How to Ensure the Highest Level of Comfort at the End of Life

How to Ensure the Highest Level of Comfort at the End of Life

Article posted in General on 25 April 2018| comments
audience: National Publication | last updated: 26 April 2018


End of Life Planning encompasses more than proper documents. It also includes levels of care and interaction.

By: Avery T. Phillips

The greatest gifts you can give a dying loved one are to be by their side, do what you can to soothe and support them, and relieve suffering the best you can.

Even though death is an inevitable part of life, watching someone close to you experience the dying process and dealing with end of life care planning are a few of the hardest things you’ll ever go through.

Ensuring the highest level of comfort for a dying loved one will allow you to do what is in your control and accept what is not. Providing physical, spiritual, emotional and psychological support are a few goals to focus on as you help someone ease into their transition while respecting their wishes:

Creating a Peaceful Environment

In the days and hours before a person’s death, nurses deliver much of the physical care  for your loved one, but there are several simple things you can do to supplement care and provide a positive environment.

  • Someone who is dying needs a tranquil and quiet place to rest, whether at home, in hospice or in a hospital. If you are keeping vigil, make sure the room has soft lighting and people are using quiet voices.
  • Try to limit the number of people in the room at one time so it’s not overwhelming for anyone. Sometimes soft music is soothing, although not if people are talking in the room. Make sure fragrant flowers are not in the room as the smell can be overpowering. Try to allow fresh air to circulate through the room so it’s not too stagnant.
  • If you notice parched or cracked lips, use lip balm to ease the discomfort. Ask one of the nurses what else you can do if you notice dry lips or mouth.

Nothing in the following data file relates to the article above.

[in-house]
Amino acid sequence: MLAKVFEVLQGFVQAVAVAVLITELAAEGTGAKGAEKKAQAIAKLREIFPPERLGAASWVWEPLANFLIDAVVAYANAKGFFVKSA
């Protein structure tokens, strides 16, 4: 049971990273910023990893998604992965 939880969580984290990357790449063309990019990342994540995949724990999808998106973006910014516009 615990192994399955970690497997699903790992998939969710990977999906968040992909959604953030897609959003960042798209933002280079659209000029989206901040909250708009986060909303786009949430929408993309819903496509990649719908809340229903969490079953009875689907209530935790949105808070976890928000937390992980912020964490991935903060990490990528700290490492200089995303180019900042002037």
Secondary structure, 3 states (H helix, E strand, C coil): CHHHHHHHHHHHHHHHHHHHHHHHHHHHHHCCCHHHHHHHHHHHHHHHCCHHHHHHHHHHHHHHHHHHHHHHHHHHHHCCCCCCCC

• Be sure to touch your loved one gently by holding their hand or rubbing their arm or leg.
  • Make sure they are comfortable in their bed. Maybe they are cold and need a blanket. Or perhaps they need a layer taken off the bed if they seem too warm.

What are some of the signs that indicate a dying person is uncomfortable or in pain? According the blog On The Way to Dying, “they keep shifting around in the bed, trying to get comfortable, or scrunch their face into a grimace or their limbs contract in a muscle spasm. These are just some of the signals that they are experiencing pain.”


For some, spiritual needs are just as important as physical comfort and care toward the end of life. Most of us wonder about the meaning of life and if there’s an afterlife. It may be especially important for your loved one to talk about if they so choose.

“Spirituality is the deep inner essence of who we are,” according to an article on AARP. “Related to our soul, spirituality comes from the unique qualities of each individual. It is based on personal experiences and relationship with God, nature or a higher power. It answers the question: Why am I here?”

You’ll want to talk to your loved one about what they need to help avoid any spiritual pain they might be experiencing. They should be encouraged to talk about their feelings. Meditation, mindfulness, and mantras might be helpful. Ask your loved one if they would like a spiritual leader to be present.

Mental and Emotional Needs

For someone who is alert enough to know what’s happening, it’s important to allow them to talk about any emotional fears they may have. They may be feeling anxious, regretful, depressed or angry over their situation.

A hospice social worker or qualified counselor can help you and your loved one navigate any emotions and concerns that come up. Some people fear being alone, or they fear the unknown, or they are worried about the people they are leaving behind.

Make sure they feel loved while also giving them time to process and rest. Restlessness and anxiety indicate the need for more communication. The process of letting go is a normal part of dying, but be prepared for the gamut of emotional and mental changes one might be experiencing along the way.

Being there for a dying loved one is a selfless act. At the same time, it’s important to be mindful of the effects of grief and loss that may impact your own mental health. Providing quality comfort and care for both your loved one and yourself are important factors in the big picture of an ending life. The end of life is never an easy process. By following some of our tips, you’ll be more prepared to help your loved one and yourself. 

Avery T. Phillips is a freelance human being with too much to say. She loves nature and examining human interactions with the world. Comment or tweet her @a_taylorian with any questions or suggestions.

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